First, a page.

New York medical malpractice attorneys,, like medical malpractice lawyers all over the U.S., are often blamed for high health care costs and other woes. But are they really to blame? No! This past November 2009, the American Association of Justice (AAJ) published a bulletin titled “Five Myths about Medical Malpractice“. It debunks, with hard statistics gathered by non-biased agencies, all the “medical malpractice myths” spouted out by the insurance industry and doctors’ PAC groups. Here is a summary of AAJ’s “Medical Malpractice Myths” bulletin:
MYTH #1: THERE ARE TOO MANY “FRIVOLOUS” MALPRACTICE LAWSUITS
Far from it. In fact there are hundreds of thousands of the medical malpractice victims each year, but very few medical malpractice lawsuits. 98,000 people die in hospitals each year from preventable medical mistakes, but only a small fraction of the families sue.. Many more suffer non-fatal injuries, yet still medical malpractice lawsuits are rare. Moreover, the number of medical malpractice suits is declining, not growing. Medical negligence filings dropped 8% between 1997 and 2006. According to the National Center for State Courts (NCSC), medical malpractice cases constitute only 3% of all tort (injury) lawsuits, and only a very tiny fraction of all civil lawsuits. Medical malpractice lawsuits are not only rare, but the few that are filed are general strong cases. The Harvard School of Public Health put researchers to the task of examining over 1,400 closed medical negligence cases and found that 97 percent were meritorious.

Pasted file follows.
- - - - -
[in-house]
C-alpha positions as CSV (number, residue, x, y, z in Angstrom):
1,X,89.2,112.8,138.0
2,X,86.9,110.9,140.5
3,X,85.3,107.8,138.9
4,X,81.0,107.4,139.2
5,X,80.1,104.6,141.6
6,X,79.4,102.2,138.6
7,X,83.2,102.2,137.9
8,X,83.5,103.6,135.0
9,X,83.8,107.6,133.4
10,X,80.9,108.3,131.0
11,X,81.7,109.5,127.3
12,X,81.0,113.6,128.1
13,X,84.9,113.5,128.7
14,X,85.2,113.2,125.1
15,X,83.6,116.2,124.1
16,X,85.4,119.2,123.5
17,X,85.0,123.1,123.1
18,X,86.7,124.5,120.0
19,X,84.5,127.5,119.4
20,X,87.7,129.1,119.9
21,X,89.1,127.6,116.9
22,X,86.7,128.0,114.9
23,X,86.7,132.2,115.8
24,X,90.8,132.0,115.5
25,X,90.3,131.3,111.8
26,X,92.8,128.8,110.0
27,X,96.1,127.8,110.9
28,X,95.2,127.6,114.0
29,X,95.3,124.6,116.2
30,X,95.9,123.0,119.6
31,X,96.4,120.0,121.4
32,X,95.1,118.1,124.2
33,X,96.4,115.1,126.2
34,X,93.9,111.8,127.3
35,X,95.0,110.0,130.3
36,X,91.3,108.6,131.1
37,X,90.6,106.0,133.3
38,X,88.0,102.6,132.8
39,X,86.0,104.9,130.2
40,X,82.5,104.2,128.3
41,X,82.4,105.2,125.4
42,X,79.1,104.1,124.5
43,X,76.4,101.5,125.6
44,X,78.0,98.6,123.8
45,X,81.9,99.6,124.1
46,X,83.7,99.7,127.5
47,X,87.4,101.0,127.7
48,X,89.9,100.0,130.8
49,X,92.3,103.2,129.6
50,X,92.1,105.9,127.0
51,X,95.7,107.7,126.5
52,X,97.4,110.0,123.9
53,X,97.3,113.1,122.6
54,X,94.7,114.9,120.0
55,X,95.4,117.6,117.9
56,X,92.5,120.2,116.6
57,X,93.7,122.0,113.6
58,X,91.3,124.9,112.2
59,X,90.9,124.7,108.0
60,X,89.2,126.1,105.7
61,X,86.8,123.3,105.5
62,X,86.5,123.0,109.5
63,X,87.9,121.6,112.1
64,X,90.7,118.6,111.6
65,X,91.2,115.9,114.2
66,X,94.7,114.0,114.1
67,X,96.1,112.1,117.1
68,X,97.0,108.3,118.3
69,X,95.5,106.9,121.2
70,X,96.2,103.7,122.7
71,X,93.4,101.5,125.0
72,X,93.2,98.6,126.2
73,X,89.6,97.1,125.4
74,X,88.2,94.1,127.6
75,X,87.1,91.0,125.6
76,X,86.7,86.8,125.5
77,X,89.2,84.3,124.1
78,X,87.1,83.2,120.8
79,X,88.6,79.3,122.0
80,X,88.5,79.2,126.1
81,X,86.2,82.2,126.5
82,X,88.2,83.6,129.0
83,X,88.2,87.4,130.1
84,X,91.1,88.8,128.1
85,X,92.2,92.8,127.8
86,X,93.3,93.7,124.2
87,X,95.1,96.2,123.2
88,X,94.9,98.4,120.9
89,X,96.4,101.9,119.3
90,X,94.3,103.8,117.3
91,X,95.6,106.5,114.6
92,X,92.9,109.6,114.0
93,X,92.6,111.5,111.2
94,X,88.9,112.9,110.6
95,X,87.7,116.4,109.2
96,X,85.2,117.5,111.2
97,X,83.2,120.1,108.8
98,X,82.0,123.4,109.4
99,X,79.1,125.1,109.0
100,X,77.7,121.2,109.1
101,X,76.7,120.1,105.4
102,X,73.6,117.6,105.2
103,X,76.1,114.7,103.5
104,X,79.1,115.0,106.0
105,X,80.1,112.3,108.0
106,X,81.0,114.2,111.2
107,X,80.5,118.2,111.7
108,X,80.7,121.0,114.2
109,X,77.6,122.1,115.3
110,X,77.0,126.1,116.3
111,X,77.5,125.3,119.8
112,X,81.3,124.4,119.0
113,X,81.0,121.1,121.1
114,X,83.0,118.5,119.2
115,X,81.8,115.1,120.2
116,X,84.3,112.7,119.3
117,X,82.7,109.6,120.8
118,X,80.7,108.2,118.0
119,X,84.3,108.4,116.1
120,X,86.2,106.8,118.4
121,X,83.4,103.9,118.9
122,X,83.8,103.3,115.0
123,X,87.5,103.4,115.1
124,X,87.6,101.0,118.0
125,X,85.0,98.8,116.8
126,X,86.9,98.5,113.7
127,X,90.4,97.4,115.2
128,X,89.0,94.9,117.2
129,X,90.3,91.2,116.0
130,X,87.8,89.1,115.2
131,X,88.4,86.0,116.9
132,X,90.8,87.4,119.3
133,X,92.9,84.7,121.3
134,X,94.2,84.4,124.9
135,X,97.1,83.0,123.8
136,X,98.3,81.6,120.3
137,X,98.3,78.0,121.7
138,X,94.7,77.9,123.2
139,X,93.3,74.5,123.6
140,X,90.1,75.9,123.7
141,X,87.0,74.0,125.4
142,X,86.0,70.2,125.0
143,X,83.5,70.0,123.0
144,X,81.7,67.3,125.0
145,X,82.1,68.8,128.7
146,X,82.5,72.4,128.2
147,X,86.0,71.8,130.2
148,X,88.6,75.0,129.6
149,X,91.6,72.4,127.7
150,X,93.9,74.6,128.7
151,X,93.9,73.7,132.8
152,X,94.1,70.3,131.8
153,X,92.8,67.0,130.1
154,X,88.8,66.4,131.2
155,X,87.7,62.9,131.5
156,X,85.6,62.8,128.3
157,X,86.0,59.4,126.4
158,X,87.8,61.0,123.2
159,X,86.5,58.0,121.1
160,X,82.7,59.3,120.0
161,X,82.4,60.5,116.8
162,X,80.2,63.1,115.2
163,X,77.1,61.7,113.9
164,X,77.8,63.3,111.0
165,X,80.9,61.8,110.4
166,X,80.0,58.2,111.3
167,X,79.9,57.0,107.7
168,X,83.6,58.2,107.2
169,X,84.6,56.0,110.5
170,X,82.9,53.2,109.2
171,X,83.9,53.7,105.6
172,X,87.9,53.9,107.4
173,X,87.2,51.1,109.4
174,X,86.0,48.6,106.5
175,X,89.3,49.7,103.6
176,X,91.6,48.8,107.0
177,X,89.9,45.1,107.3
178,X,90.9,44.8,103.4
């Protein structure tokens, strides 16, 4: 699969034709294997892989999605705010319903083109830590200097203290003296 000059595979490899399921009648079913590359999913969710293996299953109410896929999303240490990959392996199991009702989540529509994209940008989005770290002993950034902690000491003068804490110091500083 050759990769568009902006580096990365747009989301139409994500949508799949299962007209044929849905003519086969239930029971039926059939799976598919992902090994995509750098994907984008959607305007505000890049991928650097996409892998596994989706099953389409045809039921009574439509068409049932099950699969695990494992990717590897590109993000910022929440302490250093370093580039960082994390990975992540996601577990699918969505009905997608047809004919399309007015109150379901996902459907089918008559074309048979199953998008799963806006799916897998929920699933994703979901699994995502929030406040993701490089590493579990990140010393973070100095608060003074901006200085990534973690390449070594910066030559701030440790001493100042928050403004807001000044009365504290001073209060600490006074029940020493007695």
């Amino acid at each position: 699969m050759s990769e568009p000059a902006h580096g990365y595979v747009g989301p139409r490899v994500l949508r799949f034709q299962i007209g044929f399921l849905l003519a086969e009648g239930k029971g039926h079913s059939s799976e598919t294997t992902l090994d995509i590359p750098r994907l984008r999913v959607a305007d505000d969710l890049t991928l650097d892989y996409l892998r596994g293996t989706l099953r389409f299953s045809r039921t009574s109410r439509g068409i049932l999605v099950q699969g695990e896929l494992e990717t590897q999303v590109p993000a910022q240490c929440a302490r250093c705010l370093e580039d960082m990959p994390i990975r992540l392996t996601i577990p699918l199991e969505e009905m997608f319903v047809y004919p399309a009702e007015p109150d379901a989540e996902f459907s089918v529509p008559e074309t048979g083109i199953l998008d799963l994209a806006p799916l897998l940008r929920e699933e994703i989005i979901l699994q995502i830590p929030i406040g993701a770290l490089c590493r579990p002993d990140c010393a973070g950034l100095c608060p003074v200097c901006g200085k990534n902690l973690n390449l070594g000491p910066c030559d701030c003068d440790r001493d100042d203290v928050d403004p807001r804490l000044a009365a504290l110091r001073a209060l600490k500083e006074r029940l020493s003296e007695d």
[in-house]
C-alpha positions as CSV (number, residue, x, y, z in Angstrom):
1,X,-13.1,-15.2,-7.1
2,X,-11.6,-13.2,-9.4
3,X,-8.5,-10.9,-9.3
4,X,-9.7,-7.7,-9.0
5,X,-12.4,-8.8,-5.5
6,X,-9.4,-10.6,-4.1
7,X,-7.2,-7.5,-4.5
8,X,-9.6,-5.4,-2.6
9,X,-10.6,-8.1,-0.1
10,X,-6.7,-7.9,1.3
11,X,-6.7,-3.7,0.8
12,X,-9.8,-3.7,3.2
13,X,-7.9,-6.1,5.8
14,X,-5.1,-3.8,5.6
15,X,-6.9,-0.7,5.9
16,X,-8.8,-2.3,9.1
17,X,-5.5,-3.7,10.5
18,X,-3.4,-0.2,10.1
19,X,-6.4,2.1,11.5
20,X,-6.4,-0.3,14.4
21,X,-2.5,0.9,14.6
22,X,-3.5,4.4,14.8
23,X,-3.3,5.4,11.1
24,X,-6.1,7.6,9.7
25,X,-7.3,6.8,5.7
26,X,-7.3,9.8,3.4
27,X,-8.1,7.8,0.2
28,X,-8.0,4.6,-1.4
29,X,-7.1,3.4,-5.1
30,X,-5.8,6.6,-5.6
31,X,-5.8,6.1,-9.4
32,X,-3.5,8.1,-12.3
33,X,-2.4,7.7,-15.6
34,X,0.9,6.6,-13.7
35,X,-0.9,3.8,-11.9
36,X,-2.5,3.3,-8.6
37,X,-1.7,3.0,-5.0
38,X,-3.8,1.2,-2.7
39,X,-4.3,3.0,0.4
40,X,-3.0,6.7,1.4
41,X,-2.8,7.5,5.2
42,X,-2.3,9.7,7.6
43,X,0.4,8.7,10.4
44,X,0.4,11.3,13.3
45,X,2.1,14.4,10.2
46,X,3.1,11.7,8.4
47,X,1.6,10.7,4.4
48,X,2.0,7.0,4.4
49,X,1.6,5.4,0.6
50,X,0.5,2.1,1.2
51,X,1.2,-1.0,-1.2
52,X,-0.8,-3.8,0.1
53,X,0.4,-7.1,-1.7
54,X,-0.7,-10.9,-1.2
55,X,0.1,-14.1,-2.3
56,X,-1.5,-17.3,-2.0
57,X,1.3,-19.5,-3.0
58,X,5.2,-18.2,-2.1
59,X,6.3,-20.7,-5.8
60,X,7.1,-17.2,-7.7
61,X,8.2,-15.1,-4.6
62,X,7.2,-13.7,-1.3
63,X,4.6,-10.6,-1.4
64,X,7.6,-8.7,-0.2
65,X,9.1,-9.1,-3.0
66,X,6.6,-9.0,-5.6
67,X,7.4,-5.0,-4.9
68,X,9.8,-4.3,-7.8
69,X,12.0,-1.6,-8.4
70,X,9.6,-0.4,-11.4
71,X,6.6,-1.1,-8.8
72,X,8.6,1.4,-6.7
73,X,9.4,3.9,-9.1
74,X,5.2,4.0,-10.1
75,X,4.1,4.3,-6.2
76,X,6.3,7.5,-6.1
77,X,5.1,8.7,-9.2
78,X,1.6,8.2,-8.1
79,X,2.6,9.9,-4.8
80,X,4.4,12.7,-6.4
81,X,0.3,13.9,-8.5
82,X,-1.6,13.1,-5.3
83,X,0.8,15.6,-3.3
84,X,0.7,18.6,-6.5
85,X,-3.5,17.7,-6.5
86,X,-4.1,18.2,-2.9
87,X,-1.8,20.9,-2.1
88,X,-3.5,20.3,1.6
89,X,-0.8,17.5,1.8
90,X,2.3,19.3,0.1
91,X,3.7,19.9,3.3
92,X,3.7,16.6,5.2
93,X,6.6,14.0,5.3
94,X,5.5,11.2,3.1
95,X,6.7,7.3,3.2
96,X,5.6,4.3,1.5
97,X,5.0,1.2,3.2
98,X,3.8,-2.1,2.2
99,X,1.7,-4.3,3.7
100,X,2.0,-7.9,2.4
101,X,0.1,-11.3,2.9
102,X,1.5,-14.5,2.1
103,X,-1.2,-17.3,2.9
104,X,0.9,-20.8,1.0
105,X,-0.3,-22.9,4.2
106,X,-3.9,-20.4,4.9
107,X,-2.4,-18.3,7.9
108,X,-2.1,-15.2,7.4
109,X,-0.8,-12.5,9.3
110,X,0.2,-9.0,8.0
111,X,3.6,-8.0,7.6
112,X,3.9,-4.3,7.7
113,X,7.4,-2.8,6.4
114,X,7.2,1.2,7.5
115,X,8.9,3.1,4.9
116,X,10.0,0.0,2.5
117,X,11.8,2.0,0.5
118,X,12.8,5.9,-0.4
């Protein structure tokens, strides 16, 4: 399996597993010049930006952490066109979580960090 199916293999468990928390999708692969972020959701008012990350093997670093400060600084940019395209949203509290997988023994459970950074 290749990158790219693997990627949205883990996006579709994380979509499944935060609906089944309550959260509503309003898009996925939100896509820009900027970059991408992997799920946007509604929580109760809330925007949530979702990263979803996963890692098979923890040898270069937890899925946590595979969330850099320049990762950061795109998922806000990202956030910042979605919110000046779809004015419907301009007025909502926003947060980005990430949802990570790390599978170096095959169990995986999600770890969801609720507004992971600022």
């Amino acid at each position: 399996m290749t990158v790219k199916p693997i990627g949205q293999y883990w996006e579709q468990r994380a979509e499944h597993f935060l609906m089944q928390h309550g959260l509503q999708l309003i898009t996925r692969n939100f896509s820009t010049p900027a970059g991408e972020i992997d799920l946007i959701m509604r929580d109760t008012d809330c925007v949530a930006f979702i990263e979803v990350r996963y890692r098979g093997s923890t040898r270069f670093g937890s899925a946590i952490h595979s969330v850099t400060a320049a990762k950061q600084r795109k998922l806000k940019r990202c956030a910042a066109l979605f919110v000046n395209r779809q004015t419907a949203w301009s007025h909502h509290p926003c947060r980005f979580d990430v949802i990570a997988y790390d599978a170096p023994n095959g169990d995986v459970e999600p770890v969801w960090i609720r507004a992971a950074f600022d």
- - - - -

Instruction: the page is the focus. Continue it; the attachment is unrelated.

MYTH #2: MALPRACTICE CLAIMS DRIVE UP HEALTH CARE COSTS
Not so. Medical malpractice insurance premiums, and injury payouts, constitute only a tiny fraction of health care costs. The National Association of Insurance Commissioners reports that the amount spent defending medical malpractice lawsuits and compensating the victims in 2007 amounted to only 0.3% of health care costs.
MYTH #3: DOCTORS ARE FLEEING THE PROFESSION
Not at all. The number of U.S. physicians has been growing, not declining, for decades. In fact, the number of doctors is growing faster than the general population. In 2007, the number of physicians per capita was at a record high (307 doctors for every 100,000 people).
MYTH #4: MEDICAL MALPRACTICE CLAIMS DRIVE UP DOCTORS’ PREMIUMS.
Wrong again. Researchers at the National Bureau of Economic Research (NBER) found that malpractice settlement and verdict payments do not drive premiums up. Even though medical malpractice payouts have not increased significantly over the years, doctors’ insurance premiums have increased astronomically. Premiums spike upward when investment income is down (insurers make their money by investing the premiums in the stock market and elsewhere). Insurers need to recover their losses by jacking up premiums.
MYTH #5: TORT REFORM WILL LOWER INSURANCE RATES Tort reformers always claim that, if tort reform passes, premiums will fall. They are wrong every time. For example, premium rates in states that have capped damages (such as Texas) and states that have not (such as New York) show no appreciable difference. In fact, in 2009, the liability premiums in states without damages caps was, on average, somewhat lower than in states with such caps.
If you or a loved one is seriously injured by medical malpractice in New York, don’t buy into the myths about your right to sue driving up health care costs. Instead, see a good medical malpractice lawyer, and get the compensation you are entitled to.